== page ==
RAAM can get a bit lonely. When 25 teams hit the road, they get spread out relatively quickly, and often it doesnt even feel like you are racing anymore. In 2010, JV and I had our first real night of racing as we left Athens, Ohio. This year, it happened as Steve and I as we left Keyser, West Virginia.
I had the first pull out of Walmart. We knew there were a couple teams behind us – T402 was a 4 man team from Germany and T800 was an 8 person team. We didn’t know exactly how far behind they were, but it wasn’t much. I left the time station feeling pretty good – I ws going to take the first two climbs while Steve was shuttled ahead for an exchange.
Steve met me at the top of the second climb. I felt a little cheated that I didn’t get the descent, but oh well. Ron and Kevin drove me over the third climb, then around a left turn to head up the 4th climb of the section. We were going to drive about halfway up and meet Steve there. We headed all the way to the top to check out the turn at the top, and then came back down.
As we got ready to set up for our exchange, we got a call from Steve’s van. They had missed the turn at the base of the climb and were heading back to get back on course. They requested that we drive further back down the climb to set up an earlier exchange as Steve was pretty fried from the bonus miles.
We saw Steve coming up the climb – T402 and T800 were climbing together with Steve about 50 yards behind them. As I knew where the next turn was, my goal was to just stay with the other teams and then take the lead on the descent. I exchanged with Steve, and kicked it up to threshold power, knowing that I could maintain it for 5-6 minutes to the top without frying myself. I stayed right behind the other teams, not losing any time, and hit the throttle as we began the descent after the turn. I quickly rocketed past them, but missed the light a mile down the road…aargh!
The light changed and the racers came by me…I throttled it again. It couldn’t catch them. A mile or so later, they had missed the light, so I caught them and then passed them as I made the right turn. In retrospect, I should have stopped behind them and waited…they had outrun their support vehicle and were poised to go straight thru the intersection. The only reason they knew to turn right was they watched me (I was on Gps and had my support vehicle right behind me). Otherwise they would have gone off course and we could have taken back a nice lead.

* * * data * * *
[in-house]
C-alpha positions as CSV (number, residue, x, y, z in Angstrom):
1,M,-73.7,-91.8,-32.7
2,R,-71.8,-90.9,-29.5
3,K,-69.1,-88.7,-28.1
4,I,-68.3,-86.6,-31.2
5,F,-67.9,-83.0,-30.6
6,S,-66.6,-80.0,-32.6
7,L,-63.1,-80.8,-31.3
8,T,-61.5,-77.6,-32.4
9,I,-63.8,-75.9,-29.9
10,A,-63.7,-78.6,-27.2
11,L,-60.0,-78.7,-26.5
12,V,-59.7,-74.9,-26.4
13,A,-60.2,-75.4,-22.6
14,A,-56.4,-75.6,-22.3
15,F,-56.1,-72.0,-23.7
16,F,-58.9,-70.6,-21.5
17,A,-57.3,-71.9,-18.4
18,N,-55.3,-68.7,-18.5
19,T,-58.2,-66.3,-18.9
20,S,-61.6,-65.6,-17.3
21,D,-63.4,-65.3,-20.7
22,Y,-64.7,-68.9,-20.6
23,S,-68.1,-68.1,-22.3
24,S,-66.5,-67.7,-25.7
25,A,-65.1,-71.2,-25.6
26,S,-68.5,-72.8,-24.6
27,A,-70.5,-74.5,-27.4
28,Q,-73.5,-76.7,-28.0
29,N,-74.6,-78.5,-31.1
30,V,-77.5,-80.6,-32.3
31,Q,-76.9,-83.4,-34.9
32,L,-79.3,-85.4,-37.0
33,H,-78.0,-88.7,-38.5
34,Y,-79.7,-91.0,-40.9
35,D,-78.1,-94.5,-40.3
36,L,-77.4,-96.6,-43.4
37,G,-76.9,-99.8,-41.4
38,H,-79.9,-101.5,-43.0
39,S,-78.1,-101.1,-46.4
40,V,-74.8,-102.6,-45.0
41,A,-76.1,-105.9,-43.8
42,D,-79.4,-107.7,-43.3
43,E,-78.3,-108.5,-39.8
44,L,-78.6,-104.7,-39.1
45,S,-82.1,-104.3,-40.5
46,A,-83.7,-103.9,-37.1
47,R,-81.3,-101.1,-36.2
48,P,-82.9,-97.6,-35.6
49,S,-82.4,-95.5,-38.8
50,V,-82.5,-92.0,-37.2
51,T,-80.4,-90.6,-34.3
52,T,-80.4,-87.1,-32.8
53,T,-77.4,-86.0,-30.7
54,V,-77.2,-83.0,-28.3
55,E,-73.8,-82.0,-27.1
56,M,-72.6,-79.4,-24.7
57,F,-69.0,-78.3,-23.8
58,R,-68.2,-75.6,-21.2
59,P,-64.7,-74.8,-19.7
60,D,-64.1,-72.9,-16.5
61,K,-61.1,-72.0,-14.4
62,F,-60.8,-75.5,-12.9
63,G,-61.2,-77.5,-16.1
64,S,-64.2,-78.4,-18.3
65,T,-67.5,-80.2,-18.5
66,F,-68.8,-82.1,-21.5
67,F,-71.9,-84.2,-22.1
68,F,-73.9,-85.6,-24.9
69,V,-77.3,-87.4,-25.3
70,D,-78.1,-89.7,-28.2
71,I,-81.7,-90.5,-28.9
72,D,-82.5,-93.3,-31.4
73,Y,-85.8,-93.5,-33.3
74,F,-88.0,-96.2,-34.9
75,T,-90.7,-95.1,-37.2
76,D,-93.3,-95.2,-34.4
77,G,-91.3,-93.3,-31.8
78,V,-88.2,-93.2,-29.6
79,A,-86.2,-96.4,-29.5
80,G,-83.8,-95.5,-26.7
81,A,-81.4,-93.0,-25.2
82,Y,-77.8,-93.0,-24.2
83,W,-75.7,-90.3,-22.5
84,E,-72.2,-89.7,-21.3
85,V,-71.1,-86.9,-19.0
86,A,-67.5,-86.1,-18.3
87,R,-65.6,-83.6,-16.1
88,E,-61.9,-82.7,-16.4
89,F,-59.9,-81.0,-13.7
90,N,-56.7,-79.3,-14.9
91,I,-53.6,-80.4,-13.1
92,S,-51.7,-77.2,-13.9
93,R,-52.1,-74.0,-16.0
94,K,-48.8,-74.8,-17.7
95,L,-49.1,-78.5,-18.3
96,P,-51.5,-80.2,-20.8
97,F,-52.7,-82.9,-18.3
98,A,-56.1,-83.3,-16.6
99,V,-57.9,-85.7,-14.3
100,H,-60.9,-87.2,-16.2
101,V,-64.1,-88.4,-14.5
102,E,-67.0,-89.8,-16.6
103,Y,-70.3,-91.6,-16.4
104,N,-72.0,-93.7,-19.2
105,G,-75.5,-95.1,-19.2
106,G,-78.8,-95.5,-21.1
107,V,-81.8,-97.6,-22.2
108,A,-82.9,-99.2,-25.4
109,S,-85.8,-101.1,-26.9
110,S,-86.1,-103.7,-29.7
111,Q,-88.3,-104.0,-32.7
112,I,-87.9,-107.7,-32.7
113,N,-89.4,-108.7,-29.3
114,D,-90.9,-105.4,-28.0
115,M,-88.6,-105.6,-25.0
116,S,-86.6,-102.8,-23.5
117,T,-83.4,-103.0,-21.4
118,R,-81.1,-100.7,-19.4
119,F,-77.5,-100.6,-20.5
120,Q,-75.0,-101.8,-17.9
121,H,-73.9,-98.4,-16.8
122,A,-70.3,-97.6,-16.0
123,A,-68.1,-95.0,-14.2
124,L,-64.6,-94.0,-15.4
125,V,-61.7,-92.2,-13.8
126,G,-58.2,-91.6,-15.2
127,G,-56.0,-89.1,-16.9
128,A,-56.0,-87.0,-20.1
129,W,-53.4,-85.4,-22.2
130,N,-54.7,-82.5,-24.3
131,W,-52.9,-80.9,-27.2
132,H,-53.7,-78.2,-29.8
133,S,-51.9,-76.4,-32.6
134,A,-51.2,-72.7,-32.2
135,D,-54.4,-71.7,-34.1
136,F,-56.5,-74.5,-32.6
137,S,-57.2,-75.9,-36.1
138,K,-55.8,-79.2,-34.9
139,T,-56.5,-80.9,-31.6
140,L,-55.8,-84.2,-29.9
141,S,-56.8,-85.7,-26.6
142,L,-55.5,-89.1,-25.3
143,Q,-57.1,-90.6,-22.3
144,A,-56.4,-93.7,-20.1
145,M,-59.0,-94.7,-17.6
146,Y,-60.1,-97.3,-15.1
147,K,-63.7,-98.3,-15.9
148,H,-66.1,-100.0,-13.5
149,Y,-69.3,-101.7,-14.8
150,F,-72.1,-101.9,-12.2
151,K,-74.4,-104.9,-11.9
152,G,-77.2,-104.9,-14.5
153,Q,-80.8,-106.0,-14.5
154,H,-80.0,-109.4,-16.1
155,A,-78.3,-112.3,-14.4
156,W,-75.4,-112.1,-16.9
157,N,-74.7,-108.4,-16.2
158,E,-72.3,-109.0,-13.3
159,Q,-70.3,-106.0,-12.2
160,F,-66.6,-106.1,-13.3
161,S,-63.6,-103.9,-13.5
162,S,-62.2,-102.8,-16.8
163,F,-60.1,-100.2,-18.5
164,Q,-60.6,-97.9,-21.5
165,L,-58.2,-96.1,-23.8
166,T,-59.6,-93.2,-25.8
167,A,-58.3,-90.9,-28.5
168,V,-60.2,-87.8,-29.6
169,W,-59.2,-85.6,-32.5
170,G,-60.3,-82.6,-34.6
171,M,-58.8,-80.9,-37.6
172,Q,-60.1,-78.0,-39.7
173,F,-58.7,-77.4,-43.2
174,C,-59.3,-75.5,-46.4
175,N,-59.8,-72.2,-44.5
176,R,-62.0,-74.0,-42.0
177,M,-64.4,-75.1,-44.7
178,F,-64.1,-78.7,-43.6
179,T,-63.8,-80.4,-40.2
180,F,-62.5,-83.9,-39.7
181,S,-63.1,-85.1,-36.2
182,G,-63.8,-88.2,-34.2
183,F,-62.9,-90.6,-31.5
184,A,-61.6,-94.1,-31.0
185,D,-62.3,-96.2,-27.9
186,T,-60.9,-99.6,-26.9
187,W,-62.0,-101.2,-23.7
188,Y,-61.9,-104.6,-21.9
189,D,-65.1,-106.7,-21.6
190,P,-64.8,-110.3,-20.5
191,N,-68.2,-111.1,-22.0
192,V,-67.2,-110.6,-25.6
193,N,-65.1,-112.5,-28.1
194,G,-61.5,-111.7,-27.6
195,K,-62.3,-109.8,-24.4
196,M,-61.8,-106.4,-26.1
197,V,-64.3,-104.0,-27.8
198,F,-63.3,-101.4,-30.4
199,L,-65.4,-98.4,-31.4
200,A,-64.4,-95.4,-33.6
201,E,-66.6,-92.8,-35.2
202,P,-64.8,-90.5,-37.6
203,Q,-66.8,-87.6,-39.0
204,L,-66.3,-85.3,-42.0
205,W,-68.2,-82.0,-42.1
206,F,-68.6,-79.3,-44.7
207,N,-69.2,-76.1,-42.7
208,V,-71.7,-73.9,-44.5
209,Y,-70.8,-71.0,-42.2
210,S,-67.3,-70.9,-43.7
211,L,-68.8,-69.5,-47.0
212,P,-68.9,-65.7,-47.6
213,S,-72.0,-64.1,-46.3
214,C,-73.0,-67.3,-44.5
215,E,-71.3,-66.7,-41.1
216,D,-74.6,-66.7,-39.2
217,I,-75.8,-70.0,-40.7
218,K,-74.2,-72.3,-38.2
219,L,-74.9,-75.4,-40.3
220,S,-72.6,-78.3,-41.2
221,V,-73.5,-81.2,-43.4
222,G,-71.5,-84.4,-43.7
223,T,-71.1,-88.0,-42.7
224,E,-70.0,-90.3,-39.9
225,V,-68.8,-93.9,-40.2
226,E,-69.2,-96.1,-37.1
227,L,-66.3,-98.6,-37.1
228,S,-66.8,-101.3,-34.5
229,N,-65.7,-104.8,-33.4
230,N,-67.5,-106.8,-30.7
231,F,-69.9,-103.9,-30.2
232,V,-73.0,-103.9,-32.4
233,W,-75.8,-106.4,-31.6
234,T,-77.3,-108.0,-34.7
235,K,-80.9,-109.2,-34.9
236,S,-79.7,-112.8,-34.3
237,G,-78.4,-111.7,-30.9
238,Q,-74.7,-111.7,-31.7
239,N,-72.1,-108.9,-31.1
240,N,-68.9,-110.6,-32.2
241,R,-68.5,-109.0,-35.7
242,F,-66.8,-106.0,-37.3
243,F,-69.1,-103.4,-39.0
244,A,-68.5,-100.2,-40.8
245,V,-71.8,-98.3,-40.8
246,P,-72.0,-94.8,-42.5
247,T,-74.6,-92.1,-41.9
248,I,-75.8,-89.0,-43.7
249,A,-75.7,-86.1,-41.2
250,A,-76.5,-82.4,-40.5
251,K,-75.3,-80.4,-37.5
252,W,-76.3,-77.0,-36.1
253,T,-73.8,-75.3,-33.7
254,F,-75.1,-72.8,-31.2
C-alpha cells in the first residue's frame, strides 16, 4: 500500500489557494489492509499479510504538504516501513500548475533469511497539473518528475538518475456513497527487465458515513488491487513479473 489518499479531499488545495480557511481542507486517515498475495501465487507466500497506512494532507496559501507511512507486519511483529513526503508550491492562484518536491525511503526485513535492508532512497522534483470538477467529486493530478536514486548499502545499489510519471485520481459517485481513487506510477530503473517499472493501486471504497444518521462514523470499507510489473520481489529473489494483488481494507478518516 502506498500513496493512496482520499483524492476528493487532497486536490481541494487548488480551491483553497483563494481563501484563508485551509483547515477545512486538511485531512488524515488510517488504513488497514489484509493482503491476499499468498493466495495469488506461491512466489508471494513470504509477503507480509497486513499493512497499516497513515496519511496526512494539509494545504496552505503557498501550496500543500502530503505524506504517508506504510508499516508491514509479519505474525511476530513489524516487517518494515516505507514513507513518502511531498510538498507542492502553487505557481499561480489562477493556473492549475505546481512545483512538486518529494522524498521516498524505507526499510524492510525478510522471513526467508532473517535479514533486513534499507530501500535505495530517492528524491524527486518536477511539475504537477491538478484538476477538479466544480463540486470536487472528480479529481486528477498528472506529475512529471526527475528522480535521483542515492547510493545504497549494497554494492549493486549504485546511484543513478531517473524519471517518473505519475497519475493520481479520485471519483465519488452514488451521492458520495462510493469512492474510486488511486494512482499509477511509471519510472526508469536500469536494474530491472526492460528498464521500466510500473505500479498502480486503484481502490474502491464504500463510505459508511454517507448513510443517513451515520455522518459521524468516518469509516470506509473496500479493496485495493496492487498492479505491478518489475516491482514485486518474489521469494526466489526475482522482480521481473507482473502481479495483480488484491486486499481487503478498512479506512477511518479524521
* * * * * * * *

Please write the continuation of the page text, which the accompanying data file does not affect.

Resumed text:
I made the turn and they gave chase, cutting off my support vehicle. Not wanting to get away from Ron and Kevin, I feathered the brakes while still pulling away from the competition, trying to leave enough room for my van to pull in behind me (I could see lights behind me, but didn’t know which vehicle belonged to me). They finally got behind me and I let the hammer drop to open up my lead.
We exchanged at the next control and Steve rode easily over the first, short climb. This next section to Hanover, PA, had four longer climbs. We broke them down into sections and started moving ahead to stage.
Note, while very competitive, everyone is quite friendly. We would say “hi” to crew and racers as we all leapfrogged each other on the course. As we approached the top of the first climb, T800 rode past us and eventually passed Steve. Try as we might, on these steep climbs we just couldn’t keep up. Steve bombed down the first descent but T402 caught us halfway up the second climb.
We continued climbing, hoping to keep their lead as short as possible. I knew that after this stage, the terrain would become very recumbent friendly (except for a couple short climbs). We worked our way up and down the climbs…man these were hard. How could any solo racer get to these climbs 2800 miles into the race and still be motivated to continue?
We arrived in Hanover about 20 minutes behind. While we had lost some ground, I was confident we could make it up in the remaining miles to come.